If there was any doubt the FBI wanted a 1911, it was removed in Section 10.1 on magazines: \"Magazines shall be sturdily constructed of material which has a minimum capacity of eight rounds. (A magazine known to be acceptable is Bill Wilson\'s #47DE.)\" Wilson\'s #47DE is a stainless steel 1911 magazine.

It is not surprising that the RFP specified a single-column magazine. The HRT had adopted a customized Para-Ordnance double-column .45 several years previously, but the guns had given the operators nothing but trouble, according to an FBI insider. \"As long as it\'s a Para, it\'s not going to be reliable. It goes back to the magazine. It\'s just not reliable,\" said the highly placed source familiar with the HRT\'s pistols.

Without boring you with a laundry list of specs-- RFP #6990 runs on for 64 pages-- the, FBI was looking for a customized 1911 like an IPSC Limited Class pistol. Not surprisingly, several HRT members regularly compete in IPSC matches, American Handgunner has learned. Furthermore, IPSC national champion Jerry Barnhart has long been an independent trainer working for the FBI.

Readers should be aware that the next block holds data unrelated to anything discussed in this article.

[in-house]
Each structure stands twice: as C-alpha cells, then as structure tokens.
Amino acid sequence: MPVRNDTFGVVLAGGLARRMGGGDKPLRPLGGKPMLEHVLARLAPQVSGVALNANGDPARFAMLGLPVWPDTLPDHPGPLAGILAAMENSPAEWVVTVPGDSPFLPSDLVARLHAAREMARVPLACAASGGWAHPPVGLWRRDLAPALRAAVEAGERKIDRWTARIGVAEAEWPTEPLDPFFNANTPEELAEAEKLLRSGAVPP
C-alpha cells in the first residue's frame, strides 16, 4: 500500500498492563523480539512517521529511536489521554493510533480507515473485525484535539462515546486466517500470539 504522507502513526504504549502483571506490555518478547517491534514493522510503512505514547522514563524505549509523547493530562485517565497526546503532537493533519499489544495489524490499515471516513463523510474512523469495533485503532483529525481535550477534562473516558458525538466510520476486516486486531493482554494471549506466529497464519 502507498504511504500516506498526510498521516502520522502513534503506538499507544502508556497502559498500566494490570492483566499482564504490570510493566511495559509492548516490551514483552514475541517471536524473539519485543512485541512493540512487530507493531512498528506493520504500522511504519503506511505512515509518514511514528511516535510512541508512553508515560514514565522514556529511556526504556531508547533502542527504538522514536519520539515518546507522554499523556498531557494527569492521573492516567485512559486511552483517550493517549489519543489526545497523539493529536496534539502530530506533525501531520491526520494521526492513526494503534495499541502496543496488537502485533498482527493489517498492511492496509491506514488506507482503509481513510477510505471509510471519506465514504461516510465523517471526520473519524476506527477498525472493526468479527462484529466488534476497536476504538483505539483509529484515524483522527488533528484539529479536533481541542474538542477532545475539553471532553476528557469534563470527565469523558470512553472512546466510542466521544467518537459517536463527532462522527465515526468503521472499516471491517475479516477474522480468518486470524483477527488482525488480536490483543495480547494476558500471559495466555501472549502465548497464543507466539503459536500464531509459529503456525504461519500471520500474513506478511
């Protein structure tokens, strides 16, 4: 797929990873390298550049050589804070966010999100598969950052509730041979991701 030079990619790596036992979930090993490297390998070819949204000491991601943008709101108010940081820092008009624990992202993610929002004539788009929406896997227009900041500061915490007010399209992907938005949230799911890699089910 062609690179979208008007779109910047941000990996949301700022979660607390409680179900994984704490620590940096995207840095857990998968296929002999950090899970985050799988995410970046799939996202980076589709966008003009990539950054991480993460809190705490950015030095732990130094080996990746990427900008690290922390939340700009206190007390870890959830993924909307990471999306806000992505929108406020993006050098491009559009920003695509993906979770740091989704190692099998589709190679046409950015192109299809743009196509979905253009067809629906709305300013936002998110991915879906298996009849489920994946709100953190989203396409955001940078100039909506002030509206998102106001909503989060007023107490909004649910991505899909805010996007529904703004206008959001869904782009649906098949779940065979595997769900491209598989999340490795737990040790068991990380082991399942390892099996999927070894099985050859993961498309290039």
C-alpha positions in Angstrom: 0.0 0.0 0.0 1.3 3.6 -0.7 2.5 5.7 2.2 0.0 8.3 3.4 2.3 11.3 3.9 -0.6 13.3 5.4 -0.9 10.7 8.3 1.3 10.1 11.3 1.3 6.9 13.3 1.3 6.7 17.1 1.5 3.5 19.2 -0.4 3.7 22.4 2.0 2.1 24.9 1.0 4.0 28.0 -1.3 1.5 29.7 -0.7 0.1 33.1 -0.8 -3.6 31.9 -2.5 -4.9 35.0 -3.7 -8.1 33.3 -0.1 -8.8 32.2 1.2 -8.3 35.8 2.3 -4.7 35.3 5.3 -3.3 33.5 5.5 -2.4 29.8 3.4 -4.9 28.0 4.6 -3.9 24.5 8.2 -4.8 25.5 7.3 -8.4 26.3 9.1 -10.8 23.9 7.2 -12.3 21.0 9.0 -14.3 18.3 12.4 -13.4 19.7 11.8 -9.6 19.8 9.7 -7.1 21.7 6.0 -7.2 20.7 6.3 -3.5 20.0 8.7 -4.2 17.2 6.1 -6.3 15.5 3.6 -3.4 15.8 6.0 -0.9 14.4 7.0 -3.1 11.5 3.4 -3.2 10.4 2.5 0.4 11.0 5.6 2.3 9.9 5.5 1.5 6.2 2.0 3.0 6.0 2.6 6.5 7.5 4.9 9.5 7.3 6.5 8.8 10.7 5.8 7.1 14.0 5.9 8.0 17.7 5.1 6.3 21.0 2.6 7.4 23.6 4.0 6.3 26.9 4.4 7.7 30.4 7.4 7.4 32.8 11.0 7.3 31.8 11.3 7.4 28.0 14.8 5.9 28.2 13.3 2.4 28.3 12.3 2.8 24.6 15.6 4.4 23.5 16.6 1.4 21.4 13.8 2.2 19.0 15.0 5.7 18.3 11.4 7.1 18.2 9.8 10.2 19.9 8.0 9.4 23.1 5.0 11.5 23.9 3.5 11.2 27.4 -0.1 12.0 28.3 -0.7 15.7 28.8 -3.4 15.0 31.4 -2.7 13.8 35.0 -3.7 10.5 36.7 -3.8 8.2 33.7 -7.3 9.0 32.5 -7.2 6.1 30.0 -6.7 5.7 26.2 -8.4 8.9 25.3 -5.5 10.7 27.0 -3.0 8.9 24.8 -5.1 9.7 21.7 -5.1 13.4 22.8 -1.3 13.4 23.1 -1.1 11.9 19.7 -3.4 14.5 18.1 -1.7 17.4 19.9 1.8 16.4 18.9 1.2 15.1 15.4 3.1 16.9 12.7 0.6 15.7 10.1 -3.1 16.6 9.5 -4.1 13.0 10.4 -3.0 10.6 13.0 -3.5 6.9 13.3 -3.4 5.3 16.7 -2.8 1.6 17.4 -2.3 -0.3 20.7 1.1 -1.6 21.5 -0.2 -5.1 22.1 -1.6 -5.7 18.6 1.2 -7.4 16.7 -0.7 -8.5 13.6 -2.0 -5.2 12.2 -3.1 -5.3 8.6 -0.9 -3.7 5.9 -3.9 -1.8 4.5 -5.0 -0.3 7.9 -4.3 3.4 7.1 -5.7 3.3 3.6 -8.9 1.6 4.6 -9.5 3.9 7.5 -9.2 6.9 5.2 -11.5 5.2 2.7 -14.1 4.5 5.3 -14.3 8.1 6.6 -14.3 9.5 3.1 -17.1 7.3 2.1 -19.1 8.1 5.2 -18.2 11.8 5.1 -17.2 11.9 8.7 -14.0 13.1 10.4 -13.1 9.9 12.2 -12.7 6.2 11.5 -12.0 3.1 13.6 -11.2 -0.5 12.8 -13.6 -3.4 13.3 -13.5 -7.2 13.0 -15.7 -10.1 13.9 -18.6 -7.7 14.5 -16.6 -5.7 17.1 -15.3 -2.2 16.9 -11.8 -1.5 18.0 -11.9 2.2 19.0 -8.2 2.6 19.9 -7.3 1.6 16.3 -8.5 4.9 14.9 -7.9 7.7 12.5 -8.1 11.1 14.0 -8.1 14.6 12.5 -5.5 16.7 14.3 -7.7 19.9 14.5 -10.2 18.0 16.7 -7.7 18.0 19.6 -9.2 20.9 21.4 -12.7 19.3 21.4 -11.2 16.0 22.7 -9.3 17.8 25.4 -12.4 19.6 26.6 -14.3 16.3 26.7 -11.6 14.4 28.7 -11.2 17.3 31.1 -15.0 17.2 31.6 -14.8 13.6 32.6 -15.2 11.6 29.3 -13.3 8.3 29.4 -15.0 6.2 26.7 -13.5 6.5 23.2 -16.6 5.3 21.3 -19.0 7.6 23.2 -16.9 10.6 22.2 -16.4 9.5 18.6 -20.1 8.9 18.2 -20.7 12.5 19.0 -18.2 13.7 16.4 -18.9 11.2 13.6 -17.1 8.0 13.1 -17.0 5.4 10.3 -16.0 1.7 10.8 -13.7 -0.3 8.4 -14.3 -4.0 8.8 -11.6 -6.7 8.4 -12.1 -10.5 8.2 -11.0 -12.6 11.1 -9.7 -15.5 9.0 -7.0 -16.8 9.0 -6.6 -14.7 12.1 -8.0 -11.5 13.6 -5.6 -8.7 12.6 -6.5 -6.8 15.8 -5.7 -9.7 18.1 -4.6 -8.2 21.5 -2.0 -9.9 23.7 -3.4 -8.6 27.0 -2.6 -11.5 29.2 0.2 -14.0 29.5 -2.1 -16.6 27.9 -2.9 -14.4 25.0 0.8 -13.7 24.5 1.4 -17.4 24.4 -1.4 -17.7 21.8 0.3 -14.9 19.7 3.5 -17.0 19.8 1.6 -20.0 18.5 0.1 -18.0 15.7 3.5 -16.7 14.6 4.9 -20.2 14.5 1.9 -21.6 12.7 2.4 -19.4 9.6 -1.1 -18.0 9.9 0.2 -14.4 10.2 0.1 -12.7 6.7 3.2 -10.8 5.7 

The IPSC influence on their pistol criteria is, in my opinion, fairly obvious-- their specified S&A mag funnel is Exhibit A. In no reasonable scenario would a SWAT operator need to perform a speed reload, yet a mag funnel is de rigeur in IPSC matches with El Presidente drills requiring lightning-fast mag changes.

Consider the features on the winning pistol and see if it doesn\'t read like a standard IPSC pistol\'s pedigree: Novak tritium sights, Nowlin match barrel, Wilson extractor, Kings combat trigger, Wilson ambi thumb safety, Wolff springs, S&A mag funnel hand checkered and custom blended to the frame, Springfield Custom \"Delta\" hammer, McCormick sear, 20 lpi front strap checkering, lowered and flared ejection port, polished feedramp, Springfield Custom beavertail grip safety and Black T finish.